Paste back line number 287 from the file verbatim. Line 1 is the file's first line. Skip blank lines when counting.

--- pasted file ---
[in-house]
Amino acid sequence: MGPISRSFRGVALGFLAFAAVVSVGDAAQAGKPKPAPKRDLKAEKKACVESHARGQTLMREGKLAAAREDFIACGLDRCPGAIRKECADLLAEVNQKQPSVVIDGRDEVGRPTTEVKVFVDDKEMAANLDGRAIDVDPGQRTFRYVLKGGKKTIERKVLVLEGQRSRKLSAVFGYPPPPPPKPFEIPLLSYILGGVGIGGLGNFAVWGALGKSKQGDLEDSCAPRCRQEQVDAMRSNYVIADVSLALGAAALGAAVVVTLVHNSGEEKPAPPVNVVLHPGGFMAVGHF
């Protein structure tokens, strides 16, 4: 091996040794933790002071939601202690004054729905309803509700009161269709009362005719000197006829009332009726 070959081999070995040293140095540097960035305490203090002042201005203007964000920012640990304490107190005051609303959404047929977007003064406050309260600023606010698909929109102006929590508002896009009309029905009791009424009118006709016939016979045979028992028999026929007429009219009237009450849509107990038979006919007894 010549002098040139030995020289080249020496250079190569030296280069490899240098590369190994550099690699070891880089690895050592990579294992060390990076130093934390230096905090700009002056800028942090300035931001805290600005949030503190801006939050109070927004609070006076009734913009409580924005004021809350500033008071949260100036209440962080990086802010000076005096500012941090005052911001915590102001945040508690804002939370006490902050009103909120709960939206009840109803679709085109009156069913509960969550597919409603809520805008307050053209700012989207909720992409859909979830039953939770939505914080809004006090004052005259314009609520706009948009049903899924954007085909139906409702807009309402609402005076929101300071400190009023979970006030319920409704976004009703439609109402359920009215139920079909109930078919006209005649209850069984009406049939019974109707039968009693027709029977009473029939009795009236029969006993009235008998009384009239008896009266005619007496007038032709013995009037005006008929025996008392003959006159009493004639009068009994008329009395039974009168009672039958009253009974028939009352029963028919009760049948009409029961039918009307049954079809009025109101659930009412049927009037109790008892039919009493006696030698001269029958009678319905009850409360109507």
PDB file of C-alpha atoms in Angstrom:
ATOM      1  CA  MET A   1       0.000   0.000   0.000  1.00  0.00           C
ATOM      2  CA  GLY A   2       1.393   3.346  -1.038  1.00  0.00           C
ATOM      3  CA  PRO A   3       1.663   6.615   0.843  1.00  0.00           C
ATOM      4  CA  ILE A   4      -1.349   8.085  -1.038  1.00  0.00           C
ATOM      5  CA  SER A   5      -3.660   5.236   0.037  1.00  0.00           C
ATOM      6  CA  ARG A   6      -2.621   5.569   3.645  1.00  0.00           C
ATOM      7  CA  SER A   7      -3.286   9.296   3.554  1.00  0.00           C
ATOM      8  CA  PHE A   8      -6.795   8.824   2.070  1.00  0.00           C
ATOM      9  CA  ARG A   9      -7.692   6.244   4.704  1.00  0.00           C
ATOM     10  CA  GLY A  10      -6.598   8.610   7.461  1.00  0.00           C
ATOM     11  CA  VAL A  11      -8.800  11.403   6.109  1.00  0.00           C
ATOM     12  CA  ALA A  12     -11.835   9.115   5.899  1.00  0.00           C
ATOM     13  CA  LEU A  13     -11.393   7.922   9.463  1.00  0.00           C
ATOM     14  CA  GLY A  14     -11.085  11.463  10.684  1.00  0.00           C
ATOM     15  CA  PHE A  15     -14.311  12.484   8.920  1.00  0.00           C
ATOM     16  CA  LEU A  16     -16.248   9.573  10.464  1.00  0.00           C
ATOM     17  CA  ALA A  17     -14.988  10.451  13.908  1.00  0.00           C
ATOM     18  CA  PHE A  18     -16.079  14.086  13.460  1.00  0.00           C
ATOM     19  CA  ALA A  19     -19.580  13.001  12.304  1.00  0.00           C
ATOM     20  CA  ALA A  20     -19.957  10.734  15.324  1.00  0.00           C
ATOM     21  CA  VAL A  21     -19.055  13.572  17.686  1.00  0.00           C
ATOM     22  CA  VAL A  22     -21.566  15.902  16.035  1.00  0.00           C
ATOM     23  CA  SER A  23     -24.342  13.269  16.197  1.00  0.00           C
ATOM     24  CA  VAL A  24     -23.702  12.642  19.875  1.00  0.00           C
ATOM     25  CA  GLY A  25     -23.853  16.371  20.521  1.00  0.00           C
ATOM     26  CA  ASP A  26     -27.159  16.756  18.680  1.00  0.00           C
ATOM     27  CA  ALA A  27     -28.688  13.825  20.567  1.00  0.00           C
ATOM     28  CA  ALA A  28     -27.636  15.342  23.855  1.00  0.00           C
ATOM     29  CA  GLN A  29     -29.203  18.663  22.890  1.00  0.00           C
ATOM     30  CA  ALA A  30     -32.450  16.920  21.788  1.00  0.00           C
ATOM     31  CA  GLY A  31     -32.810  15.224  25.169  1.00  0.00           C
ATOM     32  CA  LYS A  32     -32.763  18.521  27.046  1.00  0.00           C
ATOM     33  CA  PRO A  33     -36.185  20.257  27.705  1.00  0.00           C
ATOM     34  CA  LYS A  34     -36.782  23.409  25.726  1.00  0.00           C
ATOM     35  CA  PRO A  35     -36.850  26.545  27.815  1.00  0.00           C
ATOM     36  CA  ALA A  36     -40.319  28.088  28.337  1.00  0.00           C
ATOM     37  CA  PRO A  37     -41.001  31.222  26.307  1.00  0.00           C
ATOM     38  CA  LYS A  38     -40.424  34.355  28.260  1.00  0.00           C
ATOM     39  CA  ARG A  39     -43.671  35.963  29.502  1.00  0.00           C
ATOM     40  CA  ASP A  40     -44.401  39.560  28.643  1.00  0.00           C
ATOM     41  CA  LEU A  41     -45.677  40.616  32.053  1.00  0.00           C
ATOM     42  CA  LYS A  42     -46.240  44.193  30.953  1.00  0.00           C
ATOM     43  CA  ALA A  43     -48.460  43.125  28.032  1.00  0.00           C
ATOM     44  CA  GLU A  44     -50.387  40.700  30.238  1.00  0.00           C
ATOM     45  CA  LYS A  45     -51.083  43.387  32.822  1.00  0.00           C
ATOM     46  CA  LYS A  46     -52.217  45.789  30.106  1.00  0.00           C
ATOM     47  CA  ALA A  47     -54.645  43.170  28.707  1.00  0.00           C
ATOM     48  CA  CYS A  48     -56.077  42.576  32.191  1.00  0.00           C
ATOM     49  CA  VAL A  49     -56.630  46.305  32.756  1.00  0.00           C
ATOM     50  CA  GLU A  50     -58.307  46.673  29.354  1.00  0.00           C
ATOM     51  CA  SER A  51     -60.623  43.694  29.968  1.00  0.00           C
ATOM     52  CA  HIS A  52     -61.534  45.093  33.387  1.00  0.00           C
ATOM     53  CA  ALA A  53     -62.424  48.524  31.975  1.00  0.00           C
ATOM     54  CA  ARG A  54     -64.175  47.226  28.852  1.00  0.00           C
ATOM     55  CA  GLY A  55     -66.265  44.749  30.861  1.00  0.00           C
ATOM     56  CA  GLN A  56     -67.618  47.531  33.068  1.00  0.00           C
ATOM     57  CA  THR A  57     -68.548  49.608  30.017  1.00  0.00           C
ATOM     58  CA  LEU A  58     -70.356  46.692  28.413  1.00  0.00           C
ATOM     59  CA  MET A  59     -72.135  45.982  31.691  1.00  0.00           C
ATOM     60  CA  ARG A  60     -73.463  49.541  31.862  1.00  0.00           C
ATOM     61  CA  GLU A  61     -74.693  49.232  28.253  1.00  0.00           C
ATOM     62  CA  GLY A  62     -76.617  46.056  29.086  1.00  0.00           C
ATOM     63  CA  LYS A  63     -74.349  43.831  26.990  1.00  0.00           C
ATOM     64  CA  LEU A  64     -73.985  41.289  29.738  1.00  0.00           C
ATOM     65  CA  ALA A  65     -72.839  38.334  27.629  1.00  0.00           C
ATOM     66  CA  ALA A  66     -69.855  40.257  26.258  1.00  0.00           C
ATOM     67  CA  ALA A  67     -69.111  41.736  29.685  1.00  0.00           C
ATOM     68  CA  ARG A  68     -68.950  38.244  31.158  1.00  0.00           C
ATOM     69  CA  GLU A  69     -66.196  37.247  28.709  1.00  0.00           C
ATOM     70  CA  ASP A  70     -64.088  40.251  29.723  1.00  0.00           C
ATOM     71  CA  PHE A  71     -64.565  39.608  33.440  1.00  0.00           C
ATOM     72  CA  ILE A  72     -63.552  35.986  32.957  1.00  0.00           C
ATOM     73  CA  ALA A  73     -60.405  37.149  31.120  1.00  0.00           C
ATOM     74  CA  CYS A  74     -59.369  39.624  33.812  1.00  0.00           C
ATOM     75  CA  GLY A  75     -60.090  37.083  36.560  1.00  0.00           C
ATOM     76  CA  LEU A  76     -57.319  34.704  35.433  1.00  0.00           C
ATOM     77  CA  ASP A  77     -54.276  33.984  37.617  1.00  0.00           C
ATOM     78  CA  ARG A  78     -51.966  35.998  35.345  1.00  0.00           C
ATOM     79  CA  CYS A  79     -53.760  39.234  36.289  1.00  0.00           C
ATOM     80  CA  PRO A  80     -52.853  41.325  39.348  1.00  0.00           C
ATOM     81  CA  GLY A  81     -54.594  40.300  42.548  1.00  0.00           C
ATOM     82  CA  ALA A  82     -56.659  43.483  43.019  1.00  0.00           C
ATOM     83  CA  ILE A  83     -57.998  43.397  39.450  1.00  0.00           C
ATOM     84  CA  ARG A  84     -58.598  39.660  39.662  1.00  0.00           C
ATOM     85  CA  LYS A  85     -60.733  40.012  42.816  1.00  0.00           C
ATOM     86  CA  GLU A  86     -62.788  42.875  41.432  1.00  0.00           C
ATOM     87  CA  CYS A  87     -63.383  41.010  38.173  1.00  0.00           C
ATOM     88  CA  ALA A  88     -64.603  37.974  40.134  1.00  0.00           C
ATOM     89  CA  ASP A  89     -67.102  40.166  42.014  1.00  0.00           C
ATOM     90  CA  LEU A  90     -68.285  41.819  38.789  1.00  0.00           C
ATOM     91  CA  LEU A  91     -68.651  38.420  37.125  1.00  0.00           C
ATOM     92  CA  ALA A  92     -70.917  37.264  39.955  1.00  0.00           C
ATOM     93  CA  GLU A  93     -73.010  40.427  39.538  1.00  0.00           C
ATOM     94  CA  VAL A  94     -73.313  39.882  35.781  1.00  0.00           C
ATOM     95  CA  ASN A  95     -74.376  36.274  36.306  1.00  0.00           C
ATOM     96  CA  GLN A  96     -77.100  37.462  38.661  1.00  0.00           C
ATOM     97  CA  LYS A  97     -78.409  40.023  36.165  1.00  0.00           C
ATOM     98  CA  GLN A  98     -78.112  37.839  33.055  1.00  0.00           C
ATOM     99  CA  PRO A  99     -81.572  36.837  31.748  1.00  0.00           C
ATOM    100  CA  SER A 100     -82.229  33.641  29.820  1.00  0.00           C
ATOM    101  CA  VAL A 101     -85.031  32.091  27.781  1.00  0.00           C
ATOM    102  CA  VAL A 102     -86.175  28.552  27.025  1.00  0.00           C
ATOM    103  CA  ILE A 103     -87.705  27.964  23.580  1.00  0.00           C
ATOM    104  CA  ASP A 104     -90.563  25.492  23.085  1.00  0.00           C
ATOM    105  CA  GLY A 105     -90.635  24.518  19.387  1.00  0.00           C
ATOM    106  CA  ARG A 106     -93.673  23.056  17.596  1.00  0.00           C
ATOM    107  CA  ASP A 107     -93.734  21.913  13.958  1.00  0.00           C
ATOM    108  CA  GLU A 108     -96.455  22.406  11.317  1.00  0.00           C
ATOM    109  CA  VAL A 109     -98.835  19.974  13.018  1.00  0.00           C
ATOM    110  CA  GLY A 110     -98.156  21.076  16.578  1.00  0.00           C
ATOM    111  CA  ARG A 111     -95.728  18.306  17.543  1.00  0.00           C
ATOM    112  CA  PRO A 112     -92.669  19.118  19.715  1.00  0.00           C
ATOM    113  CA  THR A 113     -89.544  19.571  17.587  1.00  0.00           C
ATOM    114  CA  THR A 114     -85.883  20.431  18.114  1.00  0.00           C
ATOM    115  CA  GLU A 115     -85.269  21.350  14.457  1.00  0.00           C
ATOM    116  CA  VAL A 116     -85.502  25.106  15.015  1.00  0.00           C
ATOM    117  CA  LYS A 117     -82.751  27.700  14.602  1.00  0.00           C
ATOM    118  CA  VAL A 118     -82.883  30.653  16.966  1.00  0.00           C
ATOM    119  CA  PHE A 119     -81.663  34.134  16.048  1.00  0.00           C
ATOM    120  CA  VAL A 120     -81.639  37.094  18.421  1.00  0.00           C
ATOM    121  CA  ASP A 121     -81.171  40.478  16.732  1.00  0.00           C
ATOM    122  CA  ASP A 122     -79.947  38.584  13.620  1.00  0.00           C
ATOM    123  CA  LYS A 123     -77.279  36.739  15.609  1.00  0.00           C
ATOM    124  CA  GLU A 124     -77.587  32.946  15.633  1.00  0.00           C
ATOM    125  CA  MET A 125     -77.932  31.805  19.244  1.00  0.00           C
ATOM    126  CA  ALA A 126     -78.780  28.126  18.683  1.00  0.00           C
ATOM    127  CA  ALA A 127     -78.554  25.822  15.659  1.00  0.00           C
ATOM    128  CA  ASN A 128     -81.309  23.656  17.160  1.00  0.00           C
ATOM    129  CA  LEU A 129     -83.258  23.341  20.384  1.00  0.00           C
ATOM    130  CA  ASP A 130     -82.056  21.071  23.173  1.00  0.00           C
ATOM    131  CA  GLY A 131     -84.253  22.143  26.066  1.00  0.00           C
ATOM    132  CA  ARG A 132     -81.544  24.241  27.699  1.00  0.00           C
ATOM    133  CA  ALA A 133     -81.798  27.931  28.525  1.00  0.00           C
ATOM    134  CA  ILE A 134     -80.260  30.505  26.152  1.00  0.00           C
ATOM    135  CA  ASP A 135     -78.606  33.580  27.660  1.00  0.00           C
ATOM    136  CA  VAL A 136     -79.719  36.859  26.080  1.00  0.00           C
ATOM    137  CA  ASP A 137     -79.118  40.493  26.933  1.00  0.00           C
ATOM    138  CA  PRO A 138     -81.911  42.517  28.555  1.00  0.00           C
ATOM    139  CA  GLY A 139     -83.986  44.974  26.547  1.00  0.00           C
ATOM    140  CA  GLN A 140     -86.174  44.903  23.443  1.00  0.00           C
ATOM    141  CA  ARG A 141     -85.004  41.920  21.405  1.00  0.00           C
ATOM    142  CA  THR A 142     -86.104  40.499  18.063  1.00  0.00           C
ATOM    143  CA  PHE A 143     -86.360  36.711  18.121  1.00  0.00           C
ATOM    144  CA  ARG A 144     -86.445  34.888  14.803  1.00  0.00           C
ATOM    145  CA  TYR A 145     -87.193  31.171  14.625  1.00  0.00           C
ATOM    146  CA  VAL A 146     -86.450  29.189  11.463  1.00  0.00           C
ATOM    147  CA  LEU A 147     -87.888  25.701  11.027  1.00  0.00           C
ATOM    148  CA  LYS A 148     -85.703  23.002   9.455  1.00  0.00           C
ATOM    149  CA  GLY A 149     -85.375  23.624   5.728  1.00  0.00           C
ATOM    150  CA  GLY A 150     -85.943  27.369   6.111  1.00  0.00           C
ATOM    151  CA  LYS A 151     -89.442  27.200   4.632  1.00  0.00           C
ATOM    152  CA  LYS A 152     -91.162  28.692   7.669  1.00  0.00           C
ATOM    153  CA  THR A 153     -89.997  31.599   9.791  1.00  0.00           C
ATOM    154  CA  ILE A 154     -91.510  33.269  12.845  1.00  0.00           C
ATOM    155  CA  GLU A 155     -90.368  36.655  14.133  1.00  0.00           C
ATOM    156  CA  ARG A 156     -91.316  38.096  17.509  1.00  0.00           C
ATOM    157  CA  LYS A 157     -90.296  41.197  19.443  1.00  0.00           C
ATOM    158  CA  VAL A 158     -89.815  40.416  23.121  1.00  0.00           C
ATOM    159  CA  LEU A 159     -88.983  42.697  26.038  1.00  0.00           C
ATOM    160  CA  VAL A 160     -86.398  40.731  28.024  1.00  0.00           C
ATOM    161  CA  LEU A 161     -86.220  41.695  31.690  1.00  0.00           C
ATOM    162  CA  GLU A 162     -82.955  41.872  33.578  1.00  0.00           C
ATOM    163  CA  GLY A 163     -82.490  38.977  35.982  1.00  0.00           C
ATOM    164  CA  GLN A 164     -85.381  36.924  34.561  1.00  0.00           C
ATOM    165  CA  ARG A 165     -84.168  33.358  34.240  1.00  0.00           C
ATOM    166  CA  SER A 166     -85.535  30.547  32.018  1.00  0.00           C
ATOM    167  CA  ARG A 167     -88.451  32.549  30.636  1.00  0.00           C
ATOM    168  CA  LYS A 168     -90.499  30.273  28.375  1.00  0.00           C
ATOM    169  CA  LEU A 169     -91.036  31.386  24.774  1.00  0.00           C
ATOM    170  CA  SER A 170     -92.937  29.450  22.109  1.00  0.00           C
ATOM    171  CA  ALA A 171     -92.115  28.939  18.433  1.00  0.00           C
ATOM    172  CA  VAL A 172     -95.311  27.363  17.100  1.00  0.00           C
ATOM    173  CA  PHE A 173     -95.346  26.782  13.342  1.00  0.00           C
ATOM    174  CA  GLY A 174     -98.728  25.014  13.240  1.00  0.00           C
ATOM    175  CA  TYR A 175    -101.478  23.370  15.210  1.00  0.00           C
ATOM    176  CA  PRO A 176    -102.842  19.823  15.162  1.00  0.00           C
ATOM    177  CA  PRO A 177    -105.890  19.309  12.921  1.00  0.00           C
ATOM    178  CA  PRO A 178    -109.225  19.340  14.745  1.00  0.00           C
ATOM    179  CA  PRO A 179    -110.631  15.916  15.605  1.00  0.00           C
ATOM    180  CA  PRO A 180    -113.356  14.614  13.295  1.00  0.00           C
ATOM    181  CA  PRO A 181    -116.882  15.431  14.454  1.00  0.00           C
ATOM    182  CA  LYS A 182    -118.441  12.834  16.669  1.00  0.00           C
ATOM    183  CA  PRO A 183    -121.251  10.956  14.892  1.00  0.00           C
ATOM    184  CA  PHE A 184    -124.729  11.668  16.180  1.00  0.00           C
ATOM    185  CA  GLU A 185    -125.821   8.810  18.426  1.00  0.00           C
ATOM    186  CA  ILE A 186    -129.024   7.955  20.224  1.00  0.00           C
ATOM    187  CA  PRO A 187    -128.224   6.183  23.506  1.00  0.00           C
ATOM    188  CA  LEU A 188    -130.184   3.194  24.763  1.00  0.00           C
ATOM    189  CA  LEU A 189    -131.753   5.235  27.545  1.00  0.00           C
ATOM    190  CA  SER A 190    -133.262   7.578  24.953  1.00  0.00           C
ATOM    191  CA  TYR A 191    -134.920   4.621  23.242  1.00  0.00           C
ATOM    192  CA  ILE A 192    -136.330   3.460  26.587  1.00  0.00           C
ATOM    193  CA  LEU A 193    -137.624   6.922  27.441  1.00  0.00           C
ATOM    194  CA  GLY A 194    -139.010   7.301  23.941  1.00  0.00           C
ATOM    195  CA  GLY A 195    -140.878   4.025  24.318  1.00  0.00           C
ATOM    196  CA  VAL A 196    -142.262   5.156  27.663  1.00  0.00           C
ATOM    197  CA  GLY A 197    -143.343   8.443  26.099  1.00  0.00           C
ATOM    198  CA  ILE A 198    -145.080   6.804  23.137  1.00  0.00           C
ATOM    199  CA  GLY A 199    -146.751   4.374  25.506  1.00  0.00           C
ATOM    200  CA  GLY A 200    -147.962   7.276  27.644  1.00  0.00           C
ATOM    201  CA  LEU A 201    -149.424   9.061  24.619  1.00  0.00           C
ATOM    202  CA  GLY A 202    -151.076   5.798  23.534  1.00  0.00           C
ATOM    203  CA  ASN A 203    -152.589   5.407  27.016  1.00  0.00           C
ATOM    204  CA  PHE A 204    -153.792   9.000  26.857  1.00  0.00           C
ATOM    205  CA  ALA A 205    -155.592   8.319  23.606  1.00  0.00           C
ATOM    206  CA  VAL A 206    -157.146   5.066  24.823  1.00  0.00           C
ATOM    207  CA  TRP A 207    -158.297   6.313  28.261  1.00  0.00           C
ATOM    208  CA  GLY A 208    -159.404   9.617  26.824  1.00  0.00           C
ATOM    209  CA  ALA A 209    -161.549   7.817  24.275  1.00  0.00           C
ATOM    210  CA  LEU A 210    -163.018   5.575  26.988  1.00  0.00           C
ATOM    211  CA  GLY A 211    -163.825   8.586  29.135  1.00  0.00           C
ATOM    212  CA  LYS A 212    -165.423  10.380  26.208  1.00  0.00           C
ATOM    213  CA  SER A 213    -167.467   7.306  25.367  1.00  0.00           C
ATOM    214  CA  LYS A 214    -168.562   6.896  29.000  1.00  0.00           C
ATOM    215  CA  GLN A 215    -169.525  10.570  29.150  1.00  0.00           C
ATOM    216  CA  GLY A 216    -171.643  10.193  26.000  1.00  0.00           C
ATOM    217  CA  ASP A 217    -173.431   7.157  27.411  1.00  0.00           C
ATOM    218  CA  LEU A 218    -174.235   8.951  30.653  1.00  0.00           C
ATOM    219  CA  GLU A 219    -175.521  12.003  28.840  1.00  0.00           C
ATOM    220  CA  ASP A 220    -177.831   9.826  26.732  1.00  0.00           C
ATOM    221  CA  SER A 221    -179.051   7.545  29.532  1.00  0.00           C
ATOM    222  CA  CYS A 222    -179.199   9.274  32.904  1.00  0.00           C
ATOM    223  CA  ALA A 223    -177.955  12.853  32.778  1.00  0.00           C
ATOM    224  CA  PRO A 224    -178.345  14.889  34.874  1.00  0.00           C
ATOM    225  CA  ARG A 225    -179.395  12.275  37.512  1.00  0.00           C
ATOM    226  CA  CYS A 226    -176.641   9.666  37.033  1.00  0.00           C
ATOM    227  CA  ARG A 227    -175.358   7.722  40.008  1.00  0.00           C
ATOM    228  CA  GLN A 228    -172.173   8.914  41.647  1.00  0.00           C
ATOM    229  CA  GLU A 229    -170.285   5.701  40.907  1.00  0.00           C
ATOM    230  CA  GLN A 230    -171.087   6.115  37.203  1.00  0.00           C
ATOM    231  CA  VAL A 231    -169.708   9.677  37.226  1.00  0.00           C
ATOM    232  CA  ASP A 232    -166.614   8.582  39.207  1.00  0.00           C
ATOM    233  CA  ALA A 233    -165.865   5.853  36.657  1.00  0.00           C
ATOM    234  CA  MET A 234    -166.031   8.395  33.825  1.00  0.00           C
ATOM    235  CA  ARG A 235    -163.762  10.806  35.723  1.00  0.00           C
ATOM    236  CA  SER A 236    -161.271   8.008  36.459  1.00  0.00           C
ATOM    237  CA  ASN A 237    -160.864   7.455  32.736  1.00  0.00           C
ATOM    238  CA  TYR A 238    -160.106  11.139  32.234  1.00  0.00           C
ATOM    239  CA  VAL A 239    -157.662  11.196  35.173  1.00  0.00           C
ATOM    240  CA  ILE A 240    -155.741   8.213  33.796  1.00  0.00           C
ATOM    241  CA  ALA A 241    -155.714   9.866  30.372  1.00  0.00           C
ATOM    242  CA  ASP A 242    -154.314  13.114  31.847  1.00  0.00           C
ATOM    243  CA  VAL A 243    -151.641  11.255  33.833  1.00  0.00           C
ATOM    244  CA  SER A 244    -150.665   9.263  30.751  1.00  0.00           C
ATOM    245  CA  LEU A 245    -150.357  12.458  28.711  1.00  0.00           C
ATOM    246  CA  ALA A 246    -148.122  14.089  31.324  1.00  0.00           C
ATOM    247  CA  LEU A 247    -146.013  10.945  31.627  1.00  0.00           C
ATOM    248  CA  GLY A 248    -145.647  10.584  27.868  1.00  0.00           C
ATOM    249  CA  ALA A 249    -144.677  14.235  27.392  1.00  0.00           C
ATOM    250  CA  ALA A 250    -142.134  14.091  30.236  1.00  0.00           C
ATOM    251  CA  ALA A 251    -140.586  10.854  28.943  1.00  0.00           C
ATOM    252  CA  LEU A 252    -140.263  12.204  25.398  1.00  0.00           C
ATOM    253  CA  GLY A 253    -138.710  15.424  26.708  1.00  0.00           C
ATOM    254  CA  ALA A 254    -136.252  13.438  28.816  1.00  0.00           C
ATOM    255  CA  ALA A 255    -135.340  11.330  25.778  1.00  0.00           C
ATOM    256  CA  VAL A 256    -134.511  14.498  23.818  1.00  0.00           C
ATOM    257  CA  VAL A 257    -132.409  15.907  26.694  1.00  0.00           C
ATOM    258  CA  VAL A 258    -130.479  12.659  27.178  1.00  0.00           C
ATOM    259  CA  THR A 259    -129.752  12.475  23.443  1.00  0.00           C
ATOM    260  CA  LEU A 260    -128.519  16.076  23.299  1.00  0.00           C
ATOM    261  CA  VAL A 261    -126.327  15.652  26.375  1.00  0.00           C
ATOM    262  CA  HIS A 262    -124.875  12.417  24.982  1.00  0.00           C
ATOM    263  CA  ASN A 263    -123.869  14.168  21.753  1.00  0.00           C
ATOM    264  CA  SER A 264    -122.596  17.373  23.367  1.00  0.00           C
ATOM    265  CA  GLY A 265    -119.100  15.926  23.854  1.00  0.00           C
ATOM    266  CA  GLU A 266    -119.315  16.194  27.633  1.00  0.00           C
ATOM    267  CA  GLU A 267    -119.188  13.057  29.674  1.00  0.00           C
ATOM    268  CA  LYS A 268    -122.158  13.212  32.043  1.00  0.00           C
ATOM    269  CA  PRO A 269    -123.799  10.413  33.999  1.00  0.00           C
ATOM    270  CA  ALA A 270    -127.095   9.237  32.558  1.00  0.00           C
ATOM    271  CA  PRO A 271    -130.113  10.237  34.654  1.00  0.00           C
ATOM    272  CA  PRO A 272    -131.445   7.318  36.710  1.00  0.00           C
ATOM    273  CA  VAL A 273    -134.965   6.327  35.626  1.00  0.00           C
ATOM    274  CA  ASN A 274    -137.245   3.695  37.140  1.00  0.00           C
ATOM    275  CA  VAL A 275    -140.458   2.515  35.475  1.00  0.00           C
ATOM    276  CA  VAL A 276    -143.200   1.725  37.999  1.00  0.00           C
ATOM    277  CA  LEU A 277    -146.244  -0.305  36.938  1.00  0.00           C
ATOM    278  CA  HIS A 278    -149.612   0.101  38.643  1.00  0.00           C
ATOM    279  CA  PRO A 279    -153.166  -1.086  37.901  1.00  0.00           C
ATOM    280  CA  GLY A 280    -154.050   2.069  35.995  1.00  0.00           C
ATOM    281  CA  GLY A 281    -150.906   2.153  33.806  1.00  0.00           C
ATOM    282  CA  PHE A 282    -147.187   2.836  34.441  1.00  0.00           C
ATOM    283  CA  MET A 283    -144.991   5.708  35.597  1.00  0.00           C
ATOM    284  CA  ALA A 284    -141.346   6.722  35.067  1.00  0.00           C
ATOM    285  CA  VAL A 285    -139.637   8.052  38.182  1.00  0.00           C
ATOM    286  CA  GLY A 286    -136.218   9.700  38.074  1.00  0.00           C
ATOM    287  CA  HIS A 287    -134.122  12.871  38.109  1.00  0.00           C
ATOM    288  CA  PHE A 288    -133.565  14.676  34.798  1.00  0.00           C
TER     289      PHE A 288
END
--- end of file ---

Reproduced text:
ATOM    283  CA  MET A 283    -144.991   5.708  35.597  1.00  0.00           C